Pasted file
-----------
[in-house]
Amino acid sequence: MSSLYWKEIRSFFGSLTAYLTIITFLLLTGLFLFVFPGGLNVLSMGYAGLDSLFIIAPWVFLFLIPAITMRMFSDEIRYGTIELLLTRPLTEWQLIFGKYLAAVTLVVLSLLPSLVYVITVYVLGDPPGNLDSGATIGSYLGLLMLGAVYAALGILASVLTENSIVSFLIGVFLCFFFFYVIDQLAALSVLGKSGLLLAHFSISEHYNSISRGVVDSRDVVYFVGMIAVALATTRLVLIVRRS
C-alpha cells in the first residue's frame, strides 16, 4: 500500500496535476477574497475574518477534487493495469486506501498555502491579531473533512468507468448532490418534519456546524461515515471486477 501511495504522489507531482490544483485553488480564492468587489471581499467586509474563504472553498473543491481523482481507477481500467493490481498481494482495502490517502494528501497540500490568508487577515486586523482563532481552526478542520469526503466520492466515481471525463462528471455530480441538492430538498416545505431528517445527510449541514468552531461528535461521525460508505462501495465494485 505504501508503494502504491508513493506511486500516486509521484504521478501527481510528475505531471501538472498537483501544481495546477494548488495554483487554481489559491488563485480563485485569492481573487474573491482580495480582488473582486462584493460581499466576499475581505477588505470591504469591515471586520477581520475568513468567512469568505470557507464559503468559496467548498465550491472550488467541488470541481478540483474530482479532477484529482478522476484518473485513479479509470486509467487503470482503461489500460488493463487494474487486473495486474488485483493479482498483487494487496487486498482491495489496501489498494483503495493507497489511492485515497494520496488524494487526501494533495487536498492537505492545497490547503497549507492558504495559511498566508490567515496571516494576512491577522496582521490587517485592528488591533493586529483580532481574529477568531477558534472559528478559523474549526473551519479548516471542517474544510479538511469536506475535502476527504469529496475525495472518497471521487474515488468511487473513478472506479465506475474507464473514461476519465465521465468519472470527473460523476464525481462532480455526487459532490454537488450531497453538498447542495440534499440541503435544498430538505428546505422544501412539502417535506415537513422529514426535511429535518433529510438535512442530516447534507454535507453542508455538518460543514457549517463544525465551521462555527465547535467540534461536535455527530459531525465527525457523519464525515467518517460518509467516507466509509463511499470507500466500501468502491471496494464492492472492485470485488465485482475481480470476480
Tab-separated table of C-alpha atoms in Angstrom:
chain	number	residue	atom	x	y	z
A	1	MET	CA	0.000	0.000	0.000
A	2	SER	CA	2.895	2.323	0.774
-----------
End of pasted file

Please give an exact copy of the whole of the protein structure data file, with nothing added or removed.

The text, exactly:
[in-house]
Amino acid sequence: MSSLYWKEIRSFFGSLTAYLTIITFLLLTGLFLFVFPGGLNVLSMGYAGLDSLFIIAPWVFLFLIPAITMRMFSDEIRYGTIELLLTRPLTEWQLIFGKYLAAVTLVVLSLLPSLVYVITVYVLGDPPGNLDSGATIGSYLGLLMLGAVYAALGILASVLTENSIVSFLIGVFLCFFFFYVIDQLAALSVLGKSGLLLAHFSISEHYNSISRGVVDSRDVVYFVGMIAVALATTRLVLIVRRS
C-alpha cells in the first residue's frame, strides 16, 4: 500500500496535476477574497475574518477534487493495469486506501498555502491579531473533512468507468448532490418534519456546524461515515471486477 501511495504522489507531482490544483485553488480564492468587489471581499467586509474563504472553498473543491481523482481507477481500467493490481498481494482495502490517502494528501497540500490568508487577515486586523482563532481552526478542520469526503466520492466515481471525463462528471455530480441538492430538498416545505431528517445527510449541514468552531461528535461521525460508505462501495465494485 505504501508503494502504491508513493506511486500516486509521484504521478501527481510528475505531471501538472498537483501544481495546477494548488495554483487554481489559491488563485480563485485569492481573487474573491482580495480582488473582486462584493460581499466576499475581505477588505470591504469591515471586520477581520475568513468567512469568505470557507464559503468559496467548498465550491472550488467541488470541481478540483474530482479532477484529482478522476484518473485513479479509470486509467487503470482503461489500460488493463487494474487486473495486474488485483493479482498483487494487496487486498482491495489496501489498494483503495493507497489511492485515497494520496488524494487526501494533495487536498492537505492545497490547503497549507492558504495559511498566508490567515496571516494576512491577522496582521490587517485592528488591533493586529483580532481574529477568531477558534472559528478559523474549526473551519479548516471542517474544510479538511469536506475535502476527504469529496475525495472518497471521487474515488468511487473513478472506479465506475474507464473514461476519465465521465468519472470527473460523476464525481462532480455526487459532490454537488450531497453538498447542495440534499440541503435544498430538505428546505422544501412539502417535506415537513422529514426535511429535518433529510438535512442530516447534507454535507453542508455538518460543514457549517463544525465551521462555527465547535467540534461536535455527530459531525465527525457523519464525515467518517460518509467516507466509509463511499470507500466500501468502491471496494464492492472492485470485488465485482475481480470476480
Tab-separated table of C-alpha atoms in Angstrom:
chain	number	residue	atom	x	y	z
A	1	MET	CA	0.000	0.000	0.000
A	2	SER	CA	2.895	2.323	0.774